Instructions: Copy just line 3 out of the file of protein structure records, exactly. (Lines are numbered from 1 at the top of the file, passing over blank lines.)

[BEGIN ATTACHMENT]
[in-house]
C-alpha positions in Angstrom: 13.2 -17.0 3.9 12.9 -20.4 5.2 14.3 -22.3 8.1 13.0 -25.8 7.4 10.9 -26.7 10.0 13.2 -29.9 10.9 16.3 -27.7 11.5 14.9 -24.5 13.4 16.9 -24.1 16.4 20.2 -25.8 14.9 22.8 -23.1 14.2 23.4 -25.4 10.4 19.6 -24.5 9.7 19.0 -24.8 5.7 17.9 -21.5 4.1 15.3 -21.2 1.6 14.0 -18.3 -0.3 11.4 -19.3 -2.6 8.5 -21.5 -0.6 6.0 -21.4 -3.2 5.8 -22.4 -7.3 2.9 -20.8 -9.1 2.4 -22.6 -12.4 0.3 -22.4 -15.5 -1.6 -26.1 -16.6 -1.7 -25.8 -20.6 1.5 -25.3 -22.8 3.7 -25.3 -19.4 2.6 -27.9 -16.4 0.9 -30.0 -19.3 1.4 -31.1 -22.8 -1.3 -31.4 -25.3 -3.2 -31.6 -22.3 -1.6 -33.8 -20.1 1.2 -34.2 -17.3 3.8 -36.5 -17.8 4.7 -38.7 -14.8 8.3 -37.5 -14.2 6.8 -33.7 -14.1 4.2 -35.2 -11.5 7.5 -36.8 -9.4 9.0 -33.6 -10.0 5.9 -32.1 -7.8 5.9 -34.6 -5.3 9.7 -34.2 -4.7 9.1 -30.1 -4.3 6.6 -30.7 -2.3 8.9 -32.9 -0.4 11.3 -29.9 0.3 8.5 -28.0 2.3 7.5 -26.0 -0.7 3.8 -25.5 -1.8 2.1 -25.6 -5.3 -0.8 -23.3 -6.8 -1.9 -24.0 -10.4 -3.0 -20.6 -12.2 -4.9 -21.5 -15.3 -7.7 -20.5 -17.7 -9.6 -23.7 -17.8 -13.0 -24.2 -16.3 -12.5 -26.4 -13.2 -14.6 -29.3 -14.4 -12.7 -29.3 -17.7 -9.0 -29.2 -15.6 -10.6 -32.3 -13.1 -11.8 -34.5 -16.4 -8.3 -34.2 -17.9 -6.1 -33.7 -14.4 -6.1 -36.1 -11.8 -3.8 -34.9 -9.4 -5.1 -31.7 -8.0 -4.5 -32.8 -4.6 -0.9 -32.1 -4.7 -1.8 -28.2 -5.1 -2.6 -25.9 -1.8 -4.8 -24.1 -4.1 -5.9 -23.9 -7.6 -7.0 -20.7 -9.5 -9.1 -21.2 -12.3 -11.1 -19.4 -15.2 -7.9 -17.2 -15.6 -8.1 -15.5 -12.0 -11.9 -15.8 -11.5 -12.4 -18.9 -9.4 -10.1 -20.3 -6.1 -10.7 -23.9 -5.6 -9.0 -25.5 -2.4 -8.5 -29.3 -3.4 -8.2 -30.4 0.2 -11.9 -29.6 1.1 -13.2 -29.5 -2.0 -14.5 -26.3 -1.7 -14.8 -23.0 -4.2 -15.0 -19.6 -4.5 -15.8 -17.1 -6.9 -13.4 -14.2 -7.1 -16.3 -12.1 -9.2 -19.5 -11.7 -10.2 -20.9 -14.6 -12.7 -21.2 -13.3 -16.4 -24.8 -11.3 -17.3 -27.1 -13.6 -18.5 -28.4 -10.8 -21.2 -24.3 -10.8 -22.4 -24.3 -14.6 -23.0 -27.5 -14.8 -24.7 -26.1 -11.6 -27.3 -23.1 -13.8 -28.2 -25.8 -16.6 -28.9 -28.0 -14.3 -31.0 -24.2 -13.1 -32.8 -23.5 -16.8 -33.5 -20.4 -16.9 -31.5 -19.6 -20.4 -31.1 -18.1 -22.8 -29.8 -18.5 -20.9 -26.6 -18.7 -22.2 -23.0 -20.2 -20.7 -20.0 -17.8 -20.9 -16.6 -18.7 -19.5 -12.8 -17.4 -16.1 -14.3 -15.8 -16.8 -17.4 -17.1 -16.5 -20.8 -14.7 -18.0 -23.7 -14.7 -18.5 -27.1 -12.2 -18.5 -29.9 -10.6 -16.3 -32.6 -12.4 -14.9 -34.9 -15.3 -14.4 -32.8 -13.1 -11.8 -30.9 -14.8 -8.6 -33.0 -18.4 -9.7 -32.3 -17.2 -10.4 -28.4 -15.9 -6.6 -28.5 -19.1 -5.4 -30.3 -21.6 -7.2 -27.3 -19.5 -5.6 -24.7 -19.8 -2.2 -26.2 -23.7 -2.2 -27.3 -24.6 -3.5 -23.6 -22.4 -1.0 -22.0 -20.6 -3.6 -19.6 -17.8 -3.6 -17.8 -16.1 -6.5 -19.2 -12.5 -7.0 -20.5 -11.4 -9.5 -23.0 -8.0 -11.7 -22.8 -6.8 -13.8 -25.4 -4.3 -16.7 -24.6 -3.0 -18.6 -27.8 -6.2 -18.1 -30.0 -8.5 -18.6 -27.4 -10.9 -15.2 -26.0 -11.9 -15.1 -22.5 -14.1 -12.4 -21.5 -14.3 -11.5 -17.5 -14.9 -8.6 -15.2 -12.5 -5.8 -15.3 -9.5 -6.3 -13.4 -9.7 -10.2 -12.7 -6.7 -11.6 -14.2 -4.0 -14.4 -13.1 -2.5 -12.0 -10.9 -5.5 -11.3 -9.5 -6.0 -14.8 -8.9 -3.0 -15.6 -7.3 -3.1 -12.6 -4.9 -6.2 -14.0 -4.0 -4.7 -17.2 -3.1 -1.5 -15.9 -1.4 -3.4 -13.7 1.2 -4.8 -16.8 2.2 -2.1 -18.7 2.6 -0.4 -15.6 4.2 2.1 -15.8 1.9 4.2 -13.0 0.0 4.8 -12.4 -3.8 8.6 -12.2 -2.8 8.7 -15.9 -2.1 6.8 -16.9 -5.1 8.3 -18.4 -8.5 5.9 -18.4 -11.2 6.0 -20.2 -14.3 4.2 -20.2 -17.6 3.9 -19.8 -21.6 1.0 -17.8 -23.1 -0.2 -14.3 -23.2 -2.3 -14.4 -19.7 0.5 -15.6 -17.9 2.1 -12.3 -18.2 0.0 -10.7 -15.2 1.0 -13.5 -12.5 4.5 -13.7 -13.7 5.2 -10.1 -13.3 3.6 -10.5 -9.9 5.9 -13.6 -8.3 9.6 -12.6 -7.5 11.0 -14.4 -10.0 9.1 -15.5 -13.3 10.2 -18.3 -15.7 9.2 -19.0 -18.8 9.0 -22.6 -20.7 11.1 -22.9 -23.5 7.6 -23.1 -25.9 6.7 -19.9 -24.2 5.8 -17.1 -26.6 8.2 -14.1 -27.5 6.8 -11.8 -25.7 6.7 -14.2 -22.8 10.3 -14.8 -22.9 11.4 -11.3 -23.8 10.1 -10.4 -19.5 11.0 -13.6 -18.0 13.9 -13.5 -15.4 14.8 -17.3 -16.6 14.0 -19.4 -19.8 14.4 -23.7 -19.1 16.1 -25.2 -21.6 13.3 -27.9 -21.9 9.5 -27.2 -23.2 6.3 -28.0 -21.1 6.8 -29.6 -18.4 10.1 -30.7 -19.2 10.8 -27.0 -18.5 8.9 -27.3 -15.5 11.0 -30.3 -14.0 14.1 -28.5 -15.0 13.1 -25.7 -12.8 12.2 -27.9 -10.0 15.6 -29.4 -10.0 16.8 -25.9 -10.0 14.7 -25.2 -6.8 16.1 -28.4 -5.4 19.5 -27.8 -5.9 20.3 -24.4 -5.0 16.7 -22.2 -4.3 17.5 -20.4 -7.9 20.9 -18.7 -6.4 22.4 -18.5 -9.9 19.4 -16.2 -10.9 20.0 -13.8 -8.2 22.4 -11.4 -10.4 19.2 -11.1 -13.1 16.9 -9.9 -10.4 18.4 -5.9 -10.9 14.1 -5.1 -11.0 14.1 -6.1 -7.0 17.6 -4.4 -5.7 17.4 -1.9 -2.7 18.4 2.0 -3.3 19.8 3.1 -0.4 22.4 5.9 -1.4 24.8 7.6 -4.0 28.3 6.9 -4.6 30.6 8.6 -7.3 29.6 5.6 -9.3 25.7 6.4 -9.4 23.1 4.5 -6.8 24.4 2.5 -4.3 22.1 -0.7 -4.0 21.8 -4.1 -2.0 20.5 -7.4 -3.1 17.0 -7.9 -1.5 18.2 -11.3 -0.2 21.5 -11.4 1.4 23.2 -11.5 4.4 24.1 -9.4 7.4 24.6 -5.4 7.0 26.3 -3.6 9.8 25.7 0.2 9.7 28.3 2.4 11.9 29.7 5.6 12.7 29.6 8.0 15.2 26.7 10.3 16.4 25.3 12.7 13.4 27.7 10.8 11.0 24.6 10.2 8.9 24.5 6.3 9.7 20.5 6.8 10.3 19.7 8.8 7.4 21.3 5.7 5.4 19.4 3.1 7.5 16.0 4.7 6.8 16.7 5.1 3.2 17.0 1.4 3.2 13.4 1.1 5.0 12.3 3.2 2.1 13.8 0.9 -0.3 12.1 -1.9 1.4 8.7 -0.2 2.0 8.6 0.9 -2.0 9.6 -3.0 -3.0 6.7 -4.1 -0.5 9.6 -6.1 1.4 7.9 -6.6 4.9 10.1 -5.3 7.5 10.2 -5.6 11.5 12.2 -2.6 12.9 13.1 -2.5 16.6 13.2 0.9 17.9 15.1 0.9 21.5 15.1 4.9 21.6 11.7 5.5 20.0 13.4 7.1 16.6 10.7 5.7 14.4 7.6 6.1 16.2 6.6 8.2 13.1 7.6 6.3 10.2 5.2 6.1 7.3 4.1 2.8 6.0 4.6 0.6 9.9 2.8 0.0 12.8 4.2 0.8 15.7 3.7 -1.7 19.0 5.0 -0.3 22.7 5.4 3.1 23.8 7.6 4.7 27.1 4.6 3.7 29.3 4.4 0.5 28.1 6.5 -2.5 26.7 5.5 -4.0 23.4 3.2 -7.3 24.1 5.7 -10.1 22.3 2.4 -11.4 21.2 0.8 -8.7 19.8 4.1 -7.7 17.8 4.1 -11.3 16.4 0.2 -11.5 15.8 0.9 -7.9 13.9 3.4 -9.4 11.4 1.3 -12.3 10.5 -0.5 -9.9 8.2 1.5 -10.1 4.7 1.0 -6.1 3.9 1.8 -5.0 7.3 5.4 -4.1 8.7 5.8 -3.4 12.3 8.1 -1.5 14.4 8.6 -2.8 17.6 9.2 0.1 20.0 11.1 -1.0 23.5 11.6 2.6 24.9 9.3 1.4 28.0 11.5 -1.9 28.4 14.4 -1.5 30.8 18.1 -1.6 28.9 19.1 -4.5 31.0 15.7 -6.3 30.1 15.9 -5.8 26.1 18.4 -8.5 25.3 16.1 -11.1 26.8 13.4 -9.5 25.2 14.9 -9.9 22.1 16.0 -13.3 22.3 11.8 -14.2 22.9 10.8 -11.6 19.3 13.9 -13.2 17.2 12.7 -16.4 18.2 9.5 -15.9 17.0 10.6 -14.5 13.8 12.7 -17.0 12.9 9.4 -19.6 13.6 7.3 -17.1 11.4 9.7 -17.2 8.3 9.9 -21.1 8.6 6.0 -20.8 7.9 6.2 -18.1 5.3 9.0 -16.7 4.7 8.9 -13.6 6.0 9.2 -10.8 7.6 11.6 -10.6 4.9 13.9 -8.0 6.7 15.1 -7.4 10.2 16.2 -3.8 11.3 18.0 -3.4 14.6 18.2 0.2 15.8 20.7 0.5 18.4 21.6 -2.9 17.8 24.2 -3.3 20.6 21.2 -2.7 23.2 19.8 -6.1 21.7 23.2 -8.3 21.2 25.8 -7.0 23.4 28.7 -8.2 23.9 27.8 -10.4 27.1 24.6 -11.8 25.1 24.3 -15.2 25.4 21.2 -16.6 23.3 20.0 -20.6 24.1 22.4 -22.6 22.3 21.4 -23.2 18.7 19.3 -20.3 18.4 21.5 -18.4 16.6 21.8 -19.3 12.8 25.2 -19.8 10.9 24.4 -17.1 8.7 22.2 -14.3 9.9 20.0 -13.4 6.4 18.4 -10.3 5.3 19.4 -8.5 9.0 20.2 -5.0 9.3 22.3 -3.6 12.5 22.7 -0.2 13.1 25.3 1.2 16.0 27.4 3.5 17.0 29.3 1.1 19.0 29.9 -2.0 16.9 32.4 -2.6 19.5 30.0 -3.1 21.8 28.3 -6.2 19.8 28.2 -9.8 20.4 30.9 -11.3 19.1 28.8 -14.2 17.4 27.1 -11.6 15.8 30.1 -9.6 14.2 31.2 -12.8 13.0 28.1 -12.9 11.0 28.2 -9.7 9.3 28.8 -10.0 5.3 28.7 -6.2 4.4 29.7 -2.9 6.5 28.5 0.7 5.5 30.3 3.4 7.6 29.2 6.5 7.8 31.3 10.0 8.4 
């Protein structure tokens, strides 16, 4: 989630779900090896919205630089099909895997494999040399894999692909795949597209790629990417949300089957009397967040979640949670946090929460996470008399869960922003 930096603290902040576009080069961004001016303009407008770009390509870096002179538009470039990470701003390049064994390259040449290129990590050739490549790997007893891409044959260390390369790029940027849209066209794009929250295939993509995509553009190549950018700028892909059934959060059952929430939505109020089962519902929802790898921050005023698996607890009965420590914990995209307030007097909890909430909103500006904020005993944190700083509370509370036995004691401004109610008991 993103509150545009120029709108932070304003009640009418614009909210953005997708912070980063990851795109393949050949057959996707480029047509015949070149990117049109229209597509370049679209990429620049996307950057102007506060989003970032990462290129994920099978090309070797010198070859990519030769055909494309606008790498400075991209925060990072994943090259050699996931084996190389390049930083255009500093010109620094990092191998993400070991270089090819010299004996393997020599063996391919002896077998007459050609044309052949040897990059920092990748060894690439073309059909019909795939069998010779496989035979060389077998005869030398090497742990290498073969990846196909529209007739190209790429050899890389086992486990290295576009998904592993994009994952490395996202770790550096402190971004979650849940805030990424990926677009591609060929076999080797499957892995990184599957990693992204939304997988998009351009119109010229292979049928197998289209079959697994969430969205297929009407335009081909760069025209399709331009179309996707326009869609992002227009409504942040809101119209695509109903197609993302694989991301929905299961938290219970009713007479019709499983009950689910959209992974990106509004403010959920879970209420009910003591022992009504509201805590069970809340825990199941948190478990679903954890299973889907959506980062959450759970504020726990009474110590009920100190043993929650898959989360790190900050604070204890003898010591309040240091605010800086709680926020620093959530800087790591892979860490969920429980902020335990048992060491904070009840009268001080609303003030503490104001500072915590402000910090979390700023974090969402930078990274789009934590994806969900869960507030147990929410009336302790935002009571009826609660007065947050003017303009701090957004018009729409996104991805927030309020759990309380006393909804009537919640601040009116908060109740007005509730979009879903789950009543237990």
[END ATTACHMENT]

């Protein structure tokens, strides 16, 4: 989630779900090896919205630089099909895997494999040399894999692909795949597209790629990417949300089957009397967040979640949670946090929460996470008399869960922003 930096603290902040576009080069961004001016303009407008770009390509870096002179538009470039990470701003390049064994390259040449290129990590050739490549790997007893891409044959260390390369790029940027849209066209794009929250295939993509995509553009190549950018700028892909059934959060059952929430939505109020089962519902929802790898921050005023698996607890009965420590914990995209307030007097909890909430909103500006904020005993944190700083509370509370036995004691401004109610008991 993103509150545009120029709108932070304003009640009418614009909210953005997708912070980063990851795109393949050949057959996707480029047509015949070149990117049109229209597509370049679209990429620049996307950057102007506060989003970032990462290129994920099978090309070797010198070859990519030769055909494309606008790498400075991209925060990072994943090259050699996931084996190389390049930083255009500093010109620094990092191998993400070991270089090819010299004996393997020599063996391919002896077998007459050609044309052949040897990059920092990748060894690439073309059909019909795939069998010779496989035979060389077998005869030398090497742990290498073969990846196909529209007739190209790429050899890389086992486990290295576009998904592993994009994952490395996202770790550096402190971004979650849940805030990424990926677009591609060929076999080797499957892995990184599957990693992204939304997988998009351009119109010229292979049928197998289209079959697994969430969205297929009407335009081909760069025209399709331009179309996707326009869609992002227009409504942040809101119209695509109903197609993302694989991301929905299961938290219970009713007479019709499983009950689910959209992974990106509004403010959920879970209420009910003591022992009504509201805590069970809340825990199941948190478990679903954890299973889907959506980062959450759970504020726990009474110590009920100190043993929650898959989360790190900050604070204890003898010591309040240091605010800086709680926020620093959530800087790591892979860490969920429980902020335990048992060491904070009840009268001080609303003030503490104001500072915590402000910090979390700023974090969402930078990274789009934590994806969900869960507030147990929410009336302790935002009571009826609660007065947050003017303009701090957004018009729409996104991805927030309020759990309380006393909804009537919640601040009116908060109740007005509730979009879903789950009543237990």